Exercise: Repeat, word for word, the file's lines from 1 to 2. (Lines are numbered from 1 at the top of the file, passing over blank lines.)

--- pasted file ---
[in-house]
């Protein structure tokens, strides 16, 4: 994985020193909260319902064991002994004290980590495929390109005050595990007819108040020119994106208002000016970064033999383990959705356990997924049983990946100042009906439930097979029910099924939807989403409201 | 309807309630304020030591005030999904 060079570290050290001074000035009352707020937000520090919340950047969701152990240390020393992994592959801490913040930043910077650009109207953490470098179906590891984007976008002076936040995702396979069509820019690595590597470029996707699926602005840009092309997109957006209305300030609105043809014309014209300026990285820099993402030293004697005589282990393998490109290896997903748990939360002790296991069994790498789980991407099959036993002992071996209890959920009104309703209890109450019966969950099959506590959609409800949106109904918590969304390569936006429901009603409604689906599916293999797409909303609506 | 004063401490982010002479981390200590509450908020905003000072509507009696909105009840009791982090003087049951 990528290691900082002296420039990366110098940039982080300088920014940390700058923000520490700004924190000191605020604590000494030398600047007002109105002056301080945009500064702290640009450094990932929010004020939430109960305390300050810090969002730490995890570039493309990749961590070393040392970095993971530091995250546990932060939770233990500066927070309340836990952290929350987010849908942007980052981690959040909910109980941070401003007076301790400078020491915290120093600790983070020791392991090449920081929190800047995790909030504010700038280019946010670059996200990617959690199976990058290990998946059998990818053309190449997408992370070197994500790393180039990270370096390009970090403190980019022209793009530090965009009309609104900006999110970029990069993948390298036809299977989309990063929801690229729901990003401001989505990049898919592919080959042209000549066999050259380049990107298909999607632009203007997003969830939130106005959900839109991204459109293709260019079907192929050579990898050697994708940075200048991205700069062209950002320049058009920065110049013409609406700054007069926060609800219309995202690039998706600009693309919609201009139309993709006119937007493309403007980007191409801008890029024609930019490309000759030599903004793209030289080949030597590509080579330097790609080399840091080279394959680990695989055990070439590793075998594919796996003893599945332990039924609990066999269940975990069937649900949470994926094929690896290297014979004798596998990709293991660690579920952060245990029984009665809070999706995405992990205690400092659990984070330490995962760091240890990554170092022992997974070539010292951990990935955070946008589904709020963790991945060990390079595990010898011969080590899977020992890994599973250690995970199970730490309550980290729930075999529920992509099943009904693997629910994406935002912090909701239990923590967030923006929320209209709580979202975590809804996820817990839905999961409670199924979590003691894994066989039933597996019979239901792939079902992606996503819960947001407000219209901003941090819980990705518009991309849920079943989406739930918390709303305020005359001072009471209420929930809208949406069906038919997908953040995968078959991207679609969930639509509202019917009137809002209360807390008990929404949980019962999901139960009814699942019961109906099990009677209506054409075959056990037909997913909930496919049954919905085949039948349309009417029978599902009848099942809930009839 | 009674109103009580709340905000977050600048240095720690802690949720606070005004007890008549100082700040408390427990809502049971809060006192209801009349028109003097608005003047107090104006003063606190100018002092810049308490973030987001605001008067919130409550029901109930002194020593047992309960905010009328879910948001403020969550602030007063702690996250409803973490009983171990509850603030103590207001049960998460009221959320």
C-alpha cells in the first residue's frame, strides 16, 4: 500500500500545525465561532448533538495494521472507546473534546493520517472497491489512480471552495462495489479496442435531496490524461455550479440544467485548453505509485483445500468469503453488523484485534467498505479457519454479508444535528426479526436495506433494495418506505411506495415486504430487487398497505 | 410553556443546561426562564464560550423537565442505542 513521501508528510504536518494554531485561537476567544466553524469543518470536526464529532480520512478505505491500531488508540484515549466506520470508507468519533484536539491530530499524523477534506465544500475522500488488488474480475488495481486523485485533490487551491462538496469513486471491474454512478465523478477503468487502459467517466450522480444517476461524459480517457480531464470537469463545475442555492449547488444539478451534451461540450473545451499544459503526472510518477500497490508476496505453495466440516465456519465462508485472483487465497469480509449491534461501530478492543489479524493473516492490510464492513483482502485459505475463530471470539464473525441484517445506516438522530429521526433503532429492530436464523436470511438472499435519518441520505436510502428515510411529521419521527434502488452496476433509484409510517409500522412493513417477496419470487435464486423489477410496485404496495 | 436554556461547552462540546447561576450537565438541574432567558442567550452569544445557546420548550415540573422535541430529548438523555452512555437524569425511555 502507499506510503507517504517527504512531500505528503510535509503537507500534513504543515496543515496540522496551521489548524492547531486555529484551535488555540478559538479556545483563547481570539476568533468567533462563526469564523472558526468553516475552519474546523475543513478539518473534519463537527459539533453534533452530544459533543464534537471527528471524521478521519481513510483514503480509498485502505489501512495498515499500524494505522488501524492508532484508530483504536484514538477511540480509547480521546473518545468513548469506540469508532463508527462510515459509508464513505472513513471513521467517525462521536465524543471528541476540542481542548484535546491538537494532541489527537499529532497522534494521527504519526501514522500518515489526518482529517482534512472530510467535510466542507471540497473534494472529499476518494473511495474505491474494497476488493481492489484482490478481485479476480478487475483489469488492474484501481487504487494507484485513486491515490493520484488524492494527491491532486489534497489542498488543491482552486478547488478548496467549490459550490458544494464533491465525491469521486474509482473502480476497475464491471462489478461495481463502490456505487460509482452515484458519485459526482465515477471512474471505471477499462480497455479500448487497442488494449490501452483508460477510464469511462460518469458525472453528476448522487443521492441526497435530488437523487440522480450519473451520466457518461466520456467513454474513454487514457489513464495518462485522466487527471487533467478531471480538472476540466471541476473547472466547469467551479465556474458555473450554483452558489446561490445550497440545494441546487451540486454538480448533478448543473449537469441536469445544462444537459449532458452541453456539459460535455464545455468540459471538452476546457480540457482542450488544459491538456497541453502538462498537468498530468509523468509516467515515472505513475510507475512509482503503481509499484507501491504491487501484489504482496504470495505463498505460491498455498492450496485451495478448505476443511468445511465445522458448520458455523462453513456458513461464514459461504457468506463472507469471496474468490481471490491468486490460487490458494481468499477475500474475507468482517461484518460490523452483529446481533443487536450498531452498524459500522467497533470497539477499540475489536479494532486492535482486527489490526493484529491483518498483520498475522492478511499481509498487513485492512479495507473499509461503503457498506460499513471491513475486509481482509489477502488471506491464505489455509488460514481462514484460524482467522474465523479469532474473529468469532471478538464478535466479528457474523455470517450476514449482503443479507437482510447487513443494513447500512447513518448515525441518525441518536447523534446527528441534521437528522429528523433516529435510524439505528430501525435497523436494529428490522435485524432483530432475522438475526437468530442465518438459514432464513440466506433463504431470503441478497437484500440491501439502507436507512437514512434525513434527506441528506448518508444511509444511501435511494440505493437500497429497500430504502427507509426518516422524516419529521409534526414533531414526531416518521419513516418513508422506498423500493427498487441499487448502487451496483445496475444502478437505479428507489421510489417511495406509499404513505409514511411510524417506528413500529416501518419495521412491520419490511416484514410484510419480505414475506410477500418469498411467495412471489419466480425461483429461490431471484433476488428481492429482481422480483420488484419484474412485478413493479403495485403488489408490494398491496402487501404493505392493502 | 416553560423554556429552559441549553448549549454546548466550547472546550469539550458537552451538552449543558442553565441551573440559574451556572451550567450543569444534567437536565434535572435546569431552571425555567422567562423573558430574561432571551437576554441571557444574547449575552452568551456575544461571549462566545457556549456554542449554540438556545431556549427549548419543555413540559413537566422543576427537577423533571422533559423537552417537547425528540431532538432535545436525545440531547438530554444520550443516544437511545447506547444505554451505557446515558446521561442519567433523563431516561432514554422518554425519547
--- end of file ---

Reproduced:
[in-house]
């Protein structure tokens, strides 16, 4: 994985020193909260319902064991002994004290980590495929390109005050595990007819108040020119994106208002000016970064033999383990959705356990997924049983990946100042009906439930097979029910099924939807989403409201 | 309807309630304020030591005030999904 060079570290050290001074000035009352707020937000520090919340950047969701152990240390020393992994592959801490913040930043910077650009109207953490470098179906590891984007976008002076936040995702396979069509820019690595590597470029996707699926602005840009092309997109957006209305300030609105043809014309014209300026990285820099993402030293004697005589282990393998490109290896997903748990939360002790296991069994790498789980991407099959036993002992071996209890959920009104309703209890109450019966969950099959506590959609409800949106109904918590969304390569936006429901009603409604689906599916293999797409909303609506 | 004063401490982010002479981390200590509450908020905003000072509507009696909105009840009791982090003087049951 990528290691900082002296420039990366110098940039982080300088920014940390700058923000520490700004924190000191605020604590000494030398600047007002109105002056301080945009500064702290640009450094990932929010004020939430109960305390300050810090969002730490995890570039493309990749961590070393040392970095993971530091995250546990932060939770233990500066927070309340836990952290929350987010849908942007980052981690959040909910109980941070401003007076301790400078020491915290120093600790983070020791392991090449920081929190800047995790909030504010700038280019946010670059996200990617959690199976990058290990998946059998990818053309190449997408992370070197994500790393180039990270370096390009970090403190980019022209793009530090965009009309609104900006999110970029990069993948390298036809299977989309990063929801690229729901990003401001989505990049898919592919080959042209000549066999050259380049990107298909999607632009203007997003969830939130106005959900839109991204459109293709260019079907192929050579990898050697994708940075200048991205700069062209950002320049058009920065110049013409609406700054007069926060609800219309995202690039998706600009693309919609201009139309993709006119937007493309403007980007191409801008890029024609930019490309000759030599903004793209030289080949030597590509080579330097790609080399840091080279394959680990695989055990070439590793075998594919796996003893599945332990039924609990066999269940975990069937649900949470994926094929690896290297014979004798596998990709293991660690579920952060245990029984009665809070999706995405992990205690400092659990984070330490995962760091240890990554170092022992997974070539010292951990990935955070946008589904709020963790991945060990390079595990010898011969080590899977020992890994599973250690995970199970730490309550980290729930075999529920992509099943009904693997629910994406935002912090909701239990923590967030923006929320209209709580979202975590809804996820817990839905999961409670199924979590003691894994066989039933597996019979239901792939079902992606996503819960947001407000219209901003941090819980990705518009991309849920079943989406739930918390709303305020005359001072009471209420929930809208949406069906038919997908953040995968078959991207679609969930639509509202019917009137809002209360807390008990929404949980019962999901139960009814699942019961109906099990009677209506054409075959056990037909997913909930496919049954919905085949039948349309009417029978599902009848099942809930009839 | 009674109103009580709340905000977050600048240095720690802690949720606070005004007890008549100082700040408390427990809502049971809060006192209801009349028109003097608005003047107090104006003063606190100018002092810049308490973030987001605001008067919130409550029901109930002194020593047992309960905010009328879910948001403020969550602030007063702690996250409803973490009983171990509850603030103590207001049960998460009221959320």